Urban expert: downtown needs more residential growth

Rendering of the proposed Bonneville Apartments on the 200 South block of 500East.
Rendering of the proposed Bonneville Apartments on the 200 South block of 500East.

Downtown Salt Lake’s recent growth is just the tip of the iceberg according to Dr. Arthur C. Nelson, a professor of Urban Planning and Real Estate Development at the University of Arizona and former professor of City & Metropolitan Planning at the University of Utah.  Nelson, was the the keynote speaker Friday in the Downtown Alliances’ State of Downtown event at the Depot.   The professor presented his own analysis of downtown Salt Lake and argued that the Utah’s urban center isn’t meeting the growing demand for downtown living.

The Downtown Alliance released its yearly “State of Downtown” report Thursday and the numbers indicate that Downtown is growing, in not only attracting new businesses to downtown, but hundreds of new residences.  According to the Alliance, 1,800 new residential units were either completed, under construction or proposed in the downtown area as of June 2015.  The Alliance defines downtown as the area between Interstate 15 to 300 East and North Temple to 500 South.

Six developments with a combined 700 hundred residential units have opened in the downtown area since 2013: 664 City Station, Broadway Park Lofts, Liberty at the Gateway, North Sixth, Bridges at Citifront Phase II and Seasons at Library Square.

Another 840 units are actively under construction in or directly adjacent to downtown, with hundreds more proposed or slated to start construction later this year.

But according to Nelson, downtown leaders aren’t taking advantage of the regional demand for downtown living.

“We are entering a new phase where downtowns are again attracting people,” said Nelson.

In a survey conducted by the Alliance, six percent of respondents rated living in downtown Salt Lake a 10 based on a 10 point scale with one being “not at all” and ten being “very important.”  According to Nelson, two to three percent is the typical response other cities get in similar surveys.

Nelson presented what he calls the “Nelson’s rule,” that argues that even poorly maintained downtowns, have a market demand of at least one percent of the metro population, while a maintained downtown will attract at least two percent of the metro population.  That means that of the Salt Lake metro’s estimated 1.2 million people, there is a market demand for at least 12,000 people.  Nelson argues that for Salt Lake that demand could be higher because downtown Salt Lake is also the regional urban center for the entire Wasatch Front, with an estimated population of 2.4 million.   Applying Nelson’s rule to the Wasatch Front would indicate a market demand of least 24,000 residential units in downtown Salt Lake.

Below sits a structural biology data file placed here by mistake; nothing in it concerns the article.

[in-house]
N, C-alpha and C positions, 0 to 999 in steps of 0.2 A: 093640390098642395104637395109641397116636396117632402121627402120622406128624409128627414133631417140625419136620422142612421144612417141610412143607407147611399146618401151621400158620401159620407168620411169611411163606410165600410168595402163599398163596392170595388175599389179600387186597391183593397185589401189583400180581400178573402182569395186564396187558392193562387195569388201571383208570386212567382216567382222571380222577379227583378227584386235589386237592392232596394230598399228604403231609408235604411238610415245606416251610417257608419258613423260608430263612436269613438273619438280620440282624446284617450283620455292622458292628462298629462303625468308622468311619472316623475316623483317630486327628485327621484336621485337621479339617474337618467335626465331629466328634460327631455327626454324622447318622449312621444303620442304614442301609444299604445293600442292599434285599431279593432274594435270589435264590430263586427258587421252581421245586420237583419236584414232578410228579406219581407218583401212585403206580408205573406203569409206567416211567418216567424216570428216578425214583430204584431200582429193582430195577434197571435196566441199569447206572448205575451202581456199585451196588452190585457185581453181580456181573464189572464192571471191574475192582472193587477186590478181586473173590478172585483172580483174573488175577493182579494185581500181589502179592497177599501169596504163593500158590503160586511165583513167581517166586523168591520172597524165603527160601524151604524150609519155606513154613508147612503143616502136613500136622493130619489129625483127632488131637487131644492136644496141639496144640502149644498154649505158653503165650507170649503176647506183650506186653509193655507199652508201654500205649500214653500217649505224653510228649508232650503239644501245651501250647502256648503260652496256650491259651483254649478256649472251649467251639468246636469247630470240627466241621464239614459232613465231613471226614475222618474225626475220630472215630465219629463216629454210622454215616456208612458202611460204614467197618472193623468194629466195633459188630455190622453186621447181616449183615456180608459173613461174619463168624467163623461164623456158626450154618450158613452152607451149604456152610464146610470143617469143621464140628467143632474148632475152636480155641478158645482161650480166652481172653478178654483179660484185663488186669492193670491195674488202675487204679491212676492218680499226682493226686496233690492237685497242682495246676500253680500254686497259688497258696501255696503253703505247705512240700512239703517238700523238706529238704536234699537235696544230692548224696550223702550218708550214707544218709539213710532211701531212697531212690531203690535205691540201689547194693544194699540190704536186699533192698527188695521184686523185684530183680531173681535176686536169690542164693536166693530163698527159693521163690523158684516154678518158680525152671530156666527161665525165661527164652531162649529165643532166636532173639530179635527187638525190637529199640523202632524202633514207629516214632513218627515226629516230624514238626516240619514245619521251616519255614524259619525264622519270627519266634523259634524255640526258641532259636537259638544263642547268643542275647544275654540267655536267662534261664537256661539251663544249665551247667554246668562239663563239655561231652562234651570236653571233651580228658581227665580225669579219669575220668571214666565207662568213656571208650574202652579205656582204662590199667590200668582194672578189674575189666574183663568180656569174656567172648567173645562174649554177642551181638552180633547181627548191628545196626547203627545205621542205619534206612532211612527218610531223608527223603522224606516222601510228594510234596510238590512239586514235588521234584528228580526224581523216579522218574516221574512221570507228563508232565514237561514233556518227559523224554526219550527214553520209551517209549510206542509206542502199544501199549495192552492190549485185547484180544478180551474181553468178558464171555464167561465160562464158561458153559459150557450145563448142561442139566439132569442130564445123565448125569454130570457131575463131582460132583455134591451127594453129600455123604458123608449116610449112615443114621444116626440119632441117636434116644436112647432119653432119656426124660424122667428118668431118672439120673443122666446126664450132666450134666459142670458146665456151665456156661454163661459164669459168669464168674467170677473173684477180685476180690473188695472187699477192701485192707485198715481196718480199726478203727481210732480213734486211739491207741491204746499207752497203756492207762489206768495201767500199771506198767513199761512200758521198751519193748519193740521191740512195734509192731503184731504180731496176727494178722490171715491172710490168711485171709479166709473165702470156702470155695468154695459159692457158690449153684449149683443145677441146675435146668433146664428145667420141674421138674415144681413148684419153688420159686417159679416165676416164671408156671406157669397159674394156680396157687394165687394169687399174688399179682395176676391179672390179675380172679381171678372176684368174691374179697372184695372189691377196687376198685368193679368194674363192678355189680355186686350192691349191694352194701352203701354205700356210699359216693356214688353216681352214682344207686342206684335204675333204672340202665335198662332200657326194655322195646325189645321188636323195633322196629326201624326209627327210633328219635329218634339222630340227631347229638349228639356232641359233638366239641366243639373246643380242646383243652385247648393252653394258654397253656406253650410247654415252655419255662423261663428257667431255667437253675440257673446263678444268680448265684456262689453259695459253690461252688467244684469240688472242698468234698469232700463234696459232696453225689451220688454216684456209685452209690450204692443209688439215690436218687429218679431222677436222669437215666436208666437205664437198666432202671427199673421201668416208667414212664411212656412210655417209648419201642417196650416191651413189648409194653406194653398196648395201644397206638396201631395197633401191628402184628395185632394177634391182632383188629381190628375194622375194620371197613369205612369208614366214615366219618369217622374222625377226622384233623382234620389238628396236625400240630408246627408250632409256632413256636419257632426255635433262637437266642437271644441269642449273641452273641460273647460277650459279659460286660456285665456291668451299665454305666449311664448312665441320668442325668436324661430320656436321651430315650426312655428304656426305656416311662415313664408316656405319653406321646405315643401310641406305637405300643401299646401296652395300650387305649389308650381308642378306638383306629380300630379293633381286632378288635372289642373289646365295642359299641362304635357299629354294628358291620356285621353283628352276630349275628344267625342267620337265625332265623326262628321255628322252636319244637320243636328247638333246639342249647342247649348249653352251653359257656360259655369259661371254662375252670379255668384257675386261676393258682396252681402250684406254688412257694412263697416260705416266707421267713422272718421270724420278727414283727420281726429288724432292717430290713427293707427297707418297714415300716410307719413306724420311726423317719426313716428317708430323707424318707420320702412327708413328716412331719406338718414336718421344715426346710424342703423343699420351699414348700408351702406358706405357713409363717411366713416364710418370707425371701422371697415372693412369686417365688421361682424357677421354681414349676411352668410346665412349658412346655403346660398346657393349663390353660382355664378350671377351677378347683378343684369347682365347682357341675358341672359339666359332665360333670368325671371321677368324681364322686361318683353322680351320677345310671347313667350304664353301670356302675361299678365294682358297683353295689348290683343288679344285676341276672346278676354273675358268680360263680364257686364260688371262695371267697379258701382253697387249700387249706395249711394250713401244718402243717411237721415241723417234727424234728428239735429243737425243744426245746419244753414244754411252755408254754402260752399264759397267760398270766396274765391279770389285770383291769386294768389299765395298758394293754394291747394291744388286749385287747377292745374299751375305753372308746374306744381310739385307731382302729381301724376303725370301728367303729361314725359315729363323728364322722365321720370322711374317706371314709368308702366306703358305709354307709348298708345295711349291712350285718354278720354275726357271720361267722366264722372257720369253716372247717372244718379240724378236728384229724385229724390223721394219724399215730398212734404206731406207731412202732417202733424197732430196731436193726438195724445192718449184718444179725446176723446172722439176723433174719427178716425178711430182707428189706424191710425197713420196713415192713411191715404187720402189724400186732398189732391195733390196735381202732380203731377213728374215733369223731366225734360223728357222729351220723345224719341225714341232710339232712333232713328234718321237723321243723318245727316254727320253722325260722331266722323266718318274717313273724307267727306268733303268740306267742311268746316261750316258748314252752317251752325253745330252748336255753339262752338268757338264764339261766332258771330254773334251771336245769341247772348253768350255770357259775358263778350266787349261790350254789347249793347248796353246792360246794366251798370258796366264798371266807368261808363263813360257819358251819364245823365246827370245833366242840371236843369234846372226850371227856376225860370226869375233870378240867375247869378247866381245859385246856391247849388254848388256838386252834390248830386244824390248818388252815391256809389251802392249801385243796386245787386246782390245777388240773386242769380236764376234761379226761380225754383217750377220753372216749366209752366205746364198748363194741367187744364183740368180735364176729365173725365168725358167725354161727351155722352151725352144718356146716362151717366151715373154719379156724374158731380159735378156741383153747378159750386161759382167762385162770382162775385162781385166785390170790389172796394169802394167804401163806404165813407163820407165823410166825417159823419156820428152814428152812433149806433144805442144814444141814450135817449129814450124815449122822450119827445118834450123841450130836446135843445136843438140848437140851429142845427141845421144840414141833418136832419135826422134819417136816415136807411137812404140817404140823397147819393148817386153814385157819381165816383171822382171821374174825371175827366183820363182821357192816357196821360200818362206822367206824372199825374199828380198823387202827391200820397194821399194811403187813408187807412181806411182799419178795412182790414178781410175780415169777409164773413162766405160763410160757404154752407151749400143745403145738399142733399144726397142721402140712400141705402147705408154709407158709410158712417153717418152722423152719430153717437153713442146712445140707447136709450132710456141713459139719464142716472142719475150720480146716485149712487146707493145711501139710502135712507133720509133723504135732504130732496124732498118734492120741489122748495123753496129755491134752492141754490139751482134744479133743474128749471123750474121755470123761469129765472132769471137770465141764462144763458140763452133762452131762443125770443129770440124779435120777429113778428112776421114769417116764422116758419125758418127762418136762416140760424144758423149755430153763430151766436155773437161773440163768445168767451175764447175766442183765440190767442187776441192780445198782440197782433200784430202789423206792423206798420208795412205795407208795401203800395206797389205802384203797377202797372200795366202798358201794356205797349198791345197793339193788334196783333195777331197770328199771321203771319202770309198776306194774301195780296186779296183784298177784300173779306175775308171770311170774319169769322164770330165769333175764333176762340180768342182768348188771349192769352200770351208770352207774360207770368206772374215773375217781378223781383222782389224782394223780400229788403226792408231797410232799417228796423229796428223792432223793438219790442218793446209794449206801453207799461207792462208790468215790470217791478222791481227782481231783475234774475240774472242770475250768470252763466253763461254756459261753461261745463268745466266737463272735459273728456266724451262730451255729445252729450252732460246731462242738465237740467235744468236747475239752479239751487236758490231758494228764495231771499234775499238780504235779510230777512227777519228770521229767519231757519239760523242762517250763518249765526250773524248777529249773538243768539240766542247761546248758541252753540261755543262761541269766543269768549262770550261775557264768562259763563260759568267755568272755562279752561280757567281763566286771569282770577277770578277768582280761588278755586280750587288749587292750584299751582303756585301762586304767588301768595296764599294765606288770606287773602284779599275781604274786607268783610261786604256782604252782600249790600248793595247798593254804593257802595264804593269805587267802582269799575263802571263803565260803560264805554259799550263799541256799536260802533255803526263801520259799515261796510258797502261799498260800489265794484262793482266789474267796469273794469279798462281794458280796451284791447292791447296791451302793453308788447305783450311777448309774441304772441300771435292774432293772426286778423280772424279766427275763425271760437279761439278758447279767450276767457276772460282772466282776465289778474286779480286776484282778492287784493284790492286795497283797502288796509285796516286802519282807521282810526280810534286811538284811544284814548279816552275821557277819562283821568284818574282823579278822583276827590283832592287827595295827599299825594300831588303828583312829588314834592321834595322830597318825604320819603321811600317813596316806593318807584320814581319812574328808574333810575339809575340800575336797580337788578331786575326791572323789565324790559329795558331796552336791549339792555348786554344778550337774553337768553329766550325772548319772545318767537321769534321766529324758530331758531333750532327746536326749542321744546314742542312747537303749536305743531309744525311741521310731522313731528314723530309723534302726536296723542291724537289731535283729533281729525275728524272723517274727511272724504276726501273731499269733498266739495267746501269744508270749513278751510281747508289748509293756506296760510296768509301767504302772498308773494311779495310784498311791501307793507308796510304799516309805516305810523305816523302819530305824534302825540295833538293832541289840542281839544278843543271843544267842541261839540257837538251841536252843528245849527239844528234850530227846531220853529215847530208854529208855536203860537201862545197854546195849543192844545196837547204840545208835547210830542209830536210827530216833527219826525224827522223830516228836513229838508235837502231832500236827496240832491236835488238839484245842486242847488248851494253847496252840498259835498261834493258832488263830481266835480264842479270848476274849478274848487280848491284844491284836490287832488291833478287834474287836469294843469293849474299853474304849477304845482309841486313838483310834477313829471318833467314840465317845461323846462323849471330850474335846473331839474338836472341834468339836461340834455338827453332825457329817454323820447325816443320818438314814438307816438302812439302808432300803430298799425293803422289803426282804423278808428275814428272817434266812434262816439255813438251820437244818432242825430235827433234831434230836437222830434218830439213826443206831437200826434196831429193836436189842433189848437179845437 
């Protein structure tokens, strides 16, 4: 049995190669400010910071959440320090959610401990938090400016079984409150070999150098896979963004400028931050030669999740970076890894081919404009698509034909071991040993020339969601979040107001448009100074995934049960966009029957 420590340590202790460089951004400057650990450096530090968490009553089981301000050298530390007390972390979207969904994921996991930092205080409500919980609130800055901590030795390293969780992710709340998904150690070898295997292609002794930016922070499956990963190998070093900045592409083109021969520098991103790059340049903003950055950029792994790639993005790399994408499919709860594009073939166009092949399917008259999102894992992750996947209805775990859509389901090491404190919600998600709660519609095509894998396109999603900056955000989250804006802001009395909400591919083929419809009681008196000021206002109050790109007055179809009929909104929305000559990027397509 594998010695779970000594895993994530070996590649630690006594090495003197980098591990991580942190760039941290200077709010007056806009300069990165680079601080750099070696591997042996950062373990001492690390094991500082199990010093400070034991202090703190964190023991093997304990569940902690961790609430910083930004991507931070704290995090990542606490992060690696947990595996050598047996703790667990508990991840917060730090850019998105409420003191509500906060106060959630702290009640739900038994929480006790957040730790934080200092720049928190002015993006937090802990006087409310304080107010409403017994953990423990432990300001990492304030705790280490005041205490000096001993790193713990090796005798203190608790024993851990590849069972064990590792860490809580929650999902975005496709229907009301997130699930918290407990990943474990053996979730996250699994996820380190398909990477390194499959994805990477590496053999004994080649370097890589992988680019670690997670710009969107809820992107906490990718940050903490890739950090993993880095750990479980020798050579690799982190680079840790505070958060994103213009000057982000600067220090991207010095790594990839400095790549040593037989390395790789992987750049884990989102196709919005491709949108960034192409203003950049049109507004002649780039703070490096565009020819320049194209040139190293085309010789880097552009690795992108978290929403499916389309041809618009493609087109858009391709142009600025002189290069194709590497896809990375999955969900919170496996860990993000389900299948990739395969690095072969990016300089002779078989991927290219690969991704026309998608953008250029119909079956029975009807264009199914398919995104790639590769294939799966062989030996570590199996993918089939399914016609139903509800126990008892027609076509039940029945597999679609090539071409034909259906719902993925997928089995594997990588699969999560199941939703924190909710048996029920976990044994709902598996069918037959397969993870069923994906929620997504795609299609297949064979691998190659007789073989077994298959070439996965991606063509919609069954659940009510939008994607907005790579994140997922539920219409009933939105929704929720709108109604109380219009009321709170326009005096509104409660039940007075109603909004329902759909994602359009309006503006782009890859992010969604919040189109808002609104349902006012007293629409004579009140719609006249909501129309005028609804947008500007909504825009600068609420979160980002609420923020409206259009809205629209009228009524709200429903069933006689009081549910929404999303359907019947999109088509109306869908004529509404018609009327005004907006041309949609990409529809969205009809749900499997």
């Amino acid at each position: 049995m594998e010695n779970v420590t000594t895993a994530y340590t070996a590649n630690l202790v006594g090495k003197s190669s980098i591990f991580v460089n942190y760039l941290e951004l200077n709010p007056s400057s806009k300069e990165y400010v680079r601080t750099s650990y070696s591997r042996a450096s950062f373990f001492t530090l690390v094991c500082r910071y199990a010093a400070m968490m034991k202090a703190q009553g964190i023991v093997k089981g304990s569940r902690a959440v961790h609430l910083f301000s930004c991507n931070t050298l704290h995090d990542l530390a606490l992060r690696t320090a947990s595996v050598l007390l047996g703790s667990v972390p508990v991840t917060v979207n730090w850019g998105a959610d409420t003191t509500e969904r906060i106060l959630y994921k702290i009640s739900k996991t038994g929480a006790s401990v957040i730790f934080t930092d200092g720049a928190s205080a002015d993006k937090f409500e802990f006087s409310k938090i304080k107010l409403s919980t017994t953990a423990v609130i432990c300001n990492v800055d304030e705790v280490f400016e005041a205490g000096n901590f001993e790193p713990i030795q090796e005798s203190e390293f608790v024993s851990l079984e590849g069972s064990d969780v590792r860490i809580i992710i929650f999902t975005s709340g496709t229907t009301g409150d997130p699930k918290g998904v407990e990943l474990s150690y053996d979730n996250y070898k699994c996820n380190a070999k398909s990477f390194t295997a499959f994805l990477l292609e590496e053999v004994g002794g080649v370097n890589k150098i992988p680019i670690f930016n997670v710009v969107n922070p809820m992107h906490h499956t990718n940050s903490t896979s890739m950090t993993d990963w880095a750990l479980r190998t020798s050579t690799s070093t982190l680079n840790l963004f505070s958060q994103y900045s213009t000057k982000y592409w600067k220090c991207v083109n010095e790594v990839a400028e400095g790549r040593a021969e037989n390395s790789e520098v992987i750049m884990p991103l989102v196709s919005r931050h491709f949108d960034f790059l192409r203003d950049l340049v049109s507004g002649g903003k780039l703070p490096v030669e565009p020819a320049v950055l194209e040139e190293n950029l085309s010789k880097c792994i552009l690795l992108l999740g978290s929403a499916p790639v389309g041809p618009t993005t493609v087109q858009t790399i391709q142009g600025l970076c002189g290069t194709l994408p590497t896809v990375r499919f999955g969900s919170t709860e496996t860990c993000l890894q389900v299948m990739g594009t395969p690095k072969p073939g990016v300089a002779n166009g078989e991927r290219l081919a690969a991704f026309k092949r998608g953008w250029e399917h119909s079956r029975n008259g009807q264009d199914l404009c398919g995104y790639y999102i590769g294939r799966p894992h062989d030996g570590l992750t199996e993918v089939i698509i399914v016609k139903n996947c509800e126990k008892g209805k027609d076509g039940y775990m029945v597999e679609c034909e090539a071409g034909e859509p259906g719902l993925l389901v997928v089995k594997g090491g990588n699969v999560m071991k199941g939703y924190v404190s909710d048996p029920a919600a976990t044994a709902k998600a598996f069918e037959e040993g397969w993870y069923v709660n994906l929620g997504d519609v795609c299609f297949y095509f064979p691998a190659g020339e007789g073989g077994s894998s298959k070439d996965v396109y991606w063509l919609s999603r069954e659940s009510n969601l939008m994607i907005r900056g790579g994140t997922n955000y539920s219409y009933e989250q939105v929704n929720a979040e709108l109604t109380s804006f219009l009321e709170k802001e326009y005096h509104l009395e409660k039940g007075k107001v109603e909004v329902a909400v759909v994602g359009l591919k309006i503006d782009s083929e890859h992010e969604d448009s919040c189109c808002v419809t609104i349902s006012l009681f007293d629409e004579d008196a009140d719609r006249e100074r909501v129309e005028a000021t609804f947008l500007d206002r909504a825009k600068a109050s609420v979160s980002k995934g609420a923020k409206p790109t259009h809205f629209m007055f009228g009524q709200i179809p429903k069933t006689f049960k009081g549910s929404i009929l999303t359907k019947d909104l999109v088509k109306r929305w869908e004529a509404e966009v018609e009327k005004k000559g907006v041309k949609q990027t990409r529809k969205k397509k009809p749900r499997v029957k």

The Alliance report cites a lack of “workforce” housing in downtown as an impediment to residential growth.  Most residential units in downtown are either affordable housing or higher end, luxury units making rents out of reach for many in the middle income brackets.

Nelson argued that there is an immediate demand for at least 6,000 new workforce or middle income residential units in the downtown area.  With just under two thousand units added or soon to be added to the market, that leaves a gap of 4,000 new residential units still needed to meet current demands.

With the Wasatch Front expected to swell to a population of 3.9 million by 2050, Nelson estimated that in 35 years close to 50,000 people will want to live downtown and that downtown has the room to accommodate that growth.

“There is a lot of asphalt in downtown Salt Lake,” said Nelson.  “That means converting parking lots to four to six story (residential) structures.”

To encourage more downtown development, Nelson argued that City leaders should consider eliminating impact fees for downtown developers because downtown development spurs regional revenue growth.

“You bring in the people in, then you get economic development,” said Nelson.

Even with a county-wide vacancy rate of around three percent for multifamily units, the Alliance report noted that developers are weary more rental units may be entering the market than the demand warrants.

Corey Johnson, vice president of Wasatch Properties told a media panel that he projected a slow down in construction of multifamily units by 2017.

“The market is absorbing the demand right now,” said Johnson.  “But how deep is that market?”

Posted by Isaac Riddle

Isaac Riddle grew up just outside of Salt Lake City, Utah. He has a BA in English literature from the University of Utah and a Masters of Journalism from Temple University. Isaac has written for Next City, The Philadelphia Public School Notebook and Salt Lake City Weekly. Before embarking on a career in journalism, Isaac taught High School English in the Kensington neighborhood of Philadelphia. Isaac is the founder of Building Salt Lake and can be reached at isaac@buildingsaltlake.com.